• Reduction of wetland grazing and browsing most often caused by invasive wetland plants bringing about plant community changes that reduce access to grazing; but also by alien grazers and the introduction of weeds or pathogens of the wetland food plants
  • Impairment of crops in wetlands by alien competitors and pathogens and also by hydridisation
  • Reduction or prevention of access to wetlands and their products due to growths of invaders that block routes to and from wetlands or by the invasion of wetlands by alien species (animals and plants) that are harmful to the users of wetlands
  • Reduction or prevention of wetland transport again by blockage of waterways or the invasion of access routes by alien invaders that are harmful to people and their livestock
  • Increase in human health hazards, especially bilharzia, malaria, and other water-borne pathogens that are encouraged by aliens (or are aliens themselves) as well as snakes, crocodiles, aggressive fish, etc.
  • Increase of risks of drowning and other results of coverage of the water surface, especially by invading floating water weeds, but also in association with alien wetland animals that are feared by wetland users.

10. In relation to wetland biodiversity

  • Reduction in wetland species abundance with extremes in extinction. This arises from competition for space, nutrients and "places to live", from predation, from "overgrazing" by invasive herbivores (be they molluscs, insects or vertebrates) and from pathogens and parasites introduced with invasive species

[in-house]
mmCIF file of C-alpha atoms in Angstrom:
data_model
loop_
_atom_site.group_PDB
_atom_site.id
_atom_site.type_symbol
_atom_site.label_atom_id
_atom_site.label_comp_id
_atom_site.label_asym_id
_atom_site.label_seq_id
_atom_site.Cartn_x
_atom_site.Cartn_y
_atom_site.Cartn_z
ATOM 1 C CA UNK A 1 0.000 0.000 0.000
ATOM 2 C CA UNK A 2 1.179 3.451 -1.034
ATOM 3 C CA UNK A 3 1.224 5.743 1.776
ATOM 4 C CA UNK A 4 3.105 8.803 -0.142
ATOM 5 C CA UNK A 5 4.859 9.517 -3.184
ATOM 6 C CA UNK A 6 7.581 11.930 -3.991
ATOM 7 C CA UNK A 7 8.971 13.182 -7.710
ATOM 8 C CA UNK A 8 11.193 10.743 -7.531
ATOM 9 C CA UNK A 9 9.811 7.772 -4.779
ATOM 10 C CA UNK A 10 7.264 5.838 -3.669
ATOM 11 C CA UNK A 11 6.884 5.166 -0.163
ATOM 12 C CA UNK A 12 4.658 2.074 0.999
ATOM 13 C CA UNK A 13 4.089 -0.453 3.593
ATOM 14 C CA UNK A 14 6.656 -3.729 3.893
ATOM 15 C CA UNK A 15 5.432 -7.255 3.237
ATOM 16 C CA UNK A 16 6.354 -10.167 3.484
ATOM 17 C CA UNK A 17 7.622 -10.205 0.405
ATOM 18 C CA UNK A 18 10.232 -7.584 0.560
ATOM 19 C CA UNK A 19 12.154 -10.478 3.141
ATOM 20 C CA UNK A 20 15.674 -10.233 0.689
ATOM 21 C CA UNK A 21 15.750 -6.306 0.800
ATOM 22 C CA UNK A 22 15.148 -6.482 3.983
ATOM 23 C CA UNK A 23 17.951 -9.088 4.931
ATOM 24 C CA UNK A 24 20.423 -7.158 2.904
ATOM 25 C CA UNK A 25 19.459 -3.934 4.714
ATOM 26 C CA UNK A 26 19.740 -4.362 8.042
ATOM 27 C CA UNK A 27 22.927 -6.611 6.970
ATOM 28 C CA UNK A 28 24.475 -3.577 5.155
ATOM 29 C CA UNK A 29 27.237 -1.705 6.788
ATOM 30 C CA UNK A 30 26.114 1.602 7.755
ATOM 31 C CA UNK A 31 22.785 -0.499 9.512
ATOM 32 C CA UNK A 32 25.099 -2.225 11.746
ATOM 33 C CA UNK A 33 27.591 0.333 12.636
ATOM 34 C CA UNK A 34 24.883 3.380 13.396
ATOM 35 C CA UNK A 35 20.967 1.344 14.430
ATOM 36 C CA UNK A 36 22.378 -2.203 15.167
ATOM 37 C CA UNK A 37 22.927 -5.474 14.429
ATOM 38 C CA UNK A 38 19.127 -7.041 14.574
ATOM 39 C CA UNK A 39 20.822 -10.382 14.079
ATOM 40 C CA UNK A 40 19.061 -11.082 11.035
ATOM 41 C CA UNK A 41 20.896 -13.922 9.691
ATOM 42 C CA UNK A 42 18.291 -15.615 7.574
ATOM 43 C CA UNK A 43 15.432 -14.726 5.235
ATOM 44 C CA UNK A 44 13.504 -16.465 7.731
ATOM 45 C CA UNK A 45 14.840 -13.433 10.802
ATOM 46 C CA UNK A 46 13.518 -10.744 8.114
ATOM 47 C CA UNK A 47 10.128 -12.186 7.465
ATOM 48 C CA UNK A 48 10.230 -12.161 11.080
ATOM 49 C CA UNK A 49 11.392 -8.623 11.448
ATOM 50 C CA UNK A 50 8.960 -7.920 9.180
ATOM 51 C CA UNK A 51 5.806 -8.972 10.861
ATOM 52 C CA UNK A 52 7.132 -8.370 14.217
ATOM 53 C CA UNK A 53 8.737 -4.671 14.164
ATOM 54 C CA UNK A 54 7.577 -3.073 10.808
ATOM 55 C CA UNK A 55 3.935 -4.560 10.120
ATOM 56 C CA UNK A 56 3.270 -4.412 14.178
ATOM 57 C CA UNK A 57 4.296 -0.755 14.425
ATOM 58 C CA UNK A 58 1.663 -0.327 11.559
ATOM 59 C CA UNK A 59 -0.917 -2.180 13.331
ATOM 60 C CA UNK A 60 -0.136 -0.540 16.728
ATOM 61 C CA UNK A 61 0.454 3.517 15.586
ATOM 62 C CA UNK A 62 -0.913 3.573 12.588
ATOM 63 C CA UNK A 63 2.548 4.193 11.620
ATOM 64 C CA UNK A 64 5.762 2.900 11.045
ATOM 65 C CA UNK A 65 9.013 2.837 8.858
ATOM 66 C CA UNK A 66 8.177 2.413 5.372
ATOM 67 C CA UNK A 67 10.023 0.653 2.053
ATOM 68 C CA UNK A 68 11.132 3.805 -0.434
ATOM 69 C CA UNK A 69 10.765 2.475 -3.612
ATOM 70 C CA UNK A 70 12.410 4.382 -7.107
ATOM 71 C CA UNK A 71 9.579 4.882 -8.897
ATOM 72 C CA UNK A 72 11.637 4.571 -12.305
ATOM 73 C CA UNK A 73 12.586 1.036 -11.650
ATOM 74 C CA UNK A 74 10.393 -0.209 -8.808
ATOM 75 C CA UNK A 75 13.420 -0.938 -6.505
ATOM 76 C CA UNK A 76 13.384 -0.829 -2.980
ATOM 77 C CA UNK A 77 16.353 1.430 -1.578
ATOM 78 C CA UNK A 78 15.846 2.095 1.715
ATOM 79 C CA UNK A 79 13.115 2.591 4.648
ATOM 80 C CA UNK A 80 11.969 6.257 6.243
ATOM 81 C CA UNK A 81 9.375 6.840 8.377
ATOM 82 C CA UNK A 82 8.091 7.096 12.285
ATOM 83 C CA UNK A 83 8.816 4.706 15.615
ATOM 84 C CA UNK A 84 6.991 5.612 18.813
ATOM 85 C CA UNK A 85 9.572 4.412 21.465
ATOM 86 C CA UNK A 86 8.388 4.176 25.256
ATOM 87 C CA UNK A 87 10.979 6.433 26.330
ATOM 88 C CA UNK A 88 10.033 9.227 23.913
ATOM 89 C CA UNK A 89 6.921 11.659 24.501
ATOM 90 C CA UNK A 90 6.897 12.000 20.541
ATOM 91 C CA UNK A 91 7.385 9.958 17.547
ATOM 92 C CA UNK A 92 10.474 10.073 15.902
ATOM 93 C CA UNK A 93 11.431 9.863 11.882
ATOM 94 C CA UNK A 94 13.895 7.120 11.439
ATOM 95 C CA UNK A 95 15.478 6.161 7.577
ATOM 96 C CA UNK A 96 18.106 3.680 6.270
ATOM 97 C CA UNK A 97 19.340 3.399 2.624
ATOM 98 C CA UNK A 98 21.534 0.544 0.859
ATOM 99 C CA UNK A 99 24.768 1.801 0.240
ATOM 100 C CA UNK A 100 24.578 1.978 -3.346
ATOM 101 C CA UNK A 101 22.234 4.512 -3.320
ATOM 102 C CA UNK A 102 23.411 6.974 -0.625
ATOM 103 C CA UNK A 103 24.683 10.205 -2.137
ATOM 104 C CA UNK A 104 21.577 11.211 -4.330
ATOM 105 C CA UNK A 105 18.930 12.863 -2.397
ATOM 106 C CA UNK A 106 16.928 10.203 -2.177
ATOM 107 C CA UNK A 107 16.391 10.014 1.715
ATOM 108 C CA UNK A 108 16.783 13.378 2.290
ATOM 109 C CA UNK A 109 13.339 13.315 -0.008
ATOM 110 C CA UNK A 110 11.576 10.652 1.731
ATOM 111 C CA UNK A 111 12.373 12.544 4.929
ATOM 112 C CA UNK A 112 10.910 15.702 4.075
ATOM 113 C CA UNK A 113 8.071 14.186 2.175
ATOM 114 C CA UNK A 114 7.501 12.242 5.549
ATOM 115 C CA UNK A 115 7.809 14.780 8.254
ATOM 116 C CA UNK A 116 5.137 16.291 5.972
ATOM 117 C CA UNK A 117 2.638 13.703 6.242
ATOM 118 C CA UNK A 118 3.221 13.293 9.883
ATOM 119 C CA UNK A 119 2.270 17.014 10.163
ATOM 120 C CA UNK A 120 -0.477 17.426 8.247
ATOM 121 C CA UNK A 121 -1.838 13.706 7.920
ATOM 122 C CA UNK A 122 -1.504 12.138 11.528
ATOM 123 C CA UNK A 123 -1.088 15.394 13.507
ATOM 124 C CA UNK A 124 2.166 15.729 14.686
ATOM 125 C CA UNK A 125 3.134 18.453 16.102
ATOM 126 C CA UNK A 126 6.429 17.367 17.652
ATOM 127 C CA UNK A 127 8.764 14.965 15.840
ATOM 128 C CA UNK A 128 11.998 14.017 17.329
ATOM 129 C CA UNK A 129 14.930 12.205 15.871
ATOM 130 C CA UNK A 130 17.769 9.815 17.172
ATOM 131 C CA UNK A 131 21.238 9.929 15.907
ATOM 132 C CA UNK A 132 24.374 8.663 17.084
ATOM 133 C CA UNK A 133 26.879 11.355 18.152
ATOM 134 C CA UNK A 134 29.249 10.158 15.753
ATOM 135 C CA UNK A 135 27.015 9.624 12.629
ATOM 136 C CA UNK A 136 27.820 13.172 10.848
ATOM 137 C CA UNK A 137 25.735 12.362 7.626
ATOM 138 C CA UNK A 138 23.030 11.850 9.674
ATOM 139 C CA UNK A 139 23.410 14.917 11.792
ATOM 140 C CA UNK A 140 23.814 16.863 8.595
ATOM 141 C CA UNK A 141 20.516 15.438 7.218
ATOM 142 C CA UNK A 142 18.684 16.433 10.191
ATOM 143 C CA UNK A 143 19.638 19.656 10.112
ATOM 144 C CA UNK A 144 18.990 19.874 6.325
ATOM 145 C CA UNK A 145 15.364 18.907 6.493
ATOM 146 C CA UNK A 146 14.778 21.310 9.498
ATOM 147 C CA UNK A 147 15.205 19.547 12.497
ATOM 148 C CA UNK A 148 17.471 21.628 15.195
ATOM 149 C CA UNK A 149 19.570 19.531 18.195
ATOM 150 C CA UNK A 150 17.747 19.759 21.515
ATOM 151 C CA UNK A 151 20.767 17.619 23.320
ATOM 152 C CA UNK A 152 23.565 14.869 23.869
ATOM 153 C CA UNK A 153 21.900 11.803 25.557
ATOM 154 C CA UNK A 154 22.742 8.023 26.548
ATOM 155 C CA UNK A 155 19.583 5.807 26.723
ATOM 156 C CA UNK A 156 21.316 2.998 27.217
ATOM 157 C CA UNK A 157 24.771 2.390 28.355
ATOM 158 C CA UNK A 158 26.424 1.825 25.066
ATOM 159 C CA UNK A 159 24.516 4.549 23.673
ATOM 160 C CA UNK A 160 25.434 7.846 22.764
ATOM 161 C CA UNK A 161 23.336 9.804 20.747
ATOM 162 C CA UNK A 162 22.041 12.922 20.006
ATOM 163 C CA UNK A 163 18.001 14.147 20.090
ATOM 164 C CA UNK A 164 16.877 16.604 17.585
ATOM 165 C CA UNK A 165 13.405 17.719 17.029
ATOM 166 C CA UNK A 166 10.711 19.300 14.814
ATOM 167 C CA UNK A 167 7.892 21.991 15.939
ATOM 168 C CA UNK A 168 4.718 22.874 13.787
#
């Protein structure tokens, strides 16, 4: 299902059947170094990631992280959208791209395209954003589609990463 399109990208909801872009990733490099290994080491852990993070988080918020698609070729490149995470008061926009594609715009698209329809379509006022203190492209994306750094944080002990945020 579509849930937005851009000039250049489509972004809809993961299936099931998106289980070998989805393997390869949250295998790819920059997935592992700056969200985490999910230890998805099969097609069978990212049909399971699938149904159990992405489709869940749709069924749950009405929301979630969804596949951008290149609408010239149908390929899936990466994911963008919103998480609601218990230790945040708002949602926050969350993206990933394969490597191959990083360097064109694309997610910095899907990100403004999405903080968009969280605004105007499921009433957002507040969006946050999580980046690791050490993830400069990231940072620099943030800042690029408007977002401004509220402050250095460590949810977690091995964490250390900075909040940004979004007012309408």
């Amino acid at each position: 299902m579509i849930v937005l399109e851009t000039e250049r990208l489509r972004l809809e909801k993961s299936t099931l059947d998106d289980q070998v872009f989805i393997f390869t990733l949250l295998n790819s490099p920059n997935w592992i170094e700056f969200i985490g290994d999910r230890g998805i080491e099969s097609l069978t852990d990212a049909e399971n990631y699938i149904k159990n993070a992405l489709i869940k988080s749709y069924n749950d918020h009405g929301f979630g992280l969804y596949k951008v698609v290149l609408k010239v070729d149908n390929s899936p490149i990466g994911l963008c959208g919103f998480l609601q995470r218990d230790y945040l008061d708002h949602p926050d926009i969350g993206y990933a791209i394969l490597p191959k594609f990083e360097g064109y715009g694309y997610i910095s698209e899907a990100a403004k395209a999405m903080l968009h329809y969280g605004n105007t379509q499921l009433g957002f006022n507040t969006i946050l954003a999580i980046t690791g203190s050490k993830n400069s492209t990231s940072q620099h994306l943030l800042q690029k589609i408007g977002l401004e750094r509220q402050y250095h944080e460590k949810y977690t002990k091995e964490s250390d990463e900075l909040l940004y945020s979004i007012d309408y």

• Reduction in wetland species diversity arising as above and from habitat changes caused by aliens
  • Alteration of wetland species/population integrity and wetland species community structure - as above
  • Alteration of wetland species distribution
  • Alteration of wetland ecosystems - and even wetland conversion to dryland condition. Invasive plants may alter the water relations of a wetlands as well the availability of nutrients and sunlight to other species; invasive animals may cause direct changes in vegetation by grazing, browsing and trampling or indirect changes as predators of native grazers and browsers. These effects can occur below the water surface, at the water surface, or in water-logged soil and wetland edges.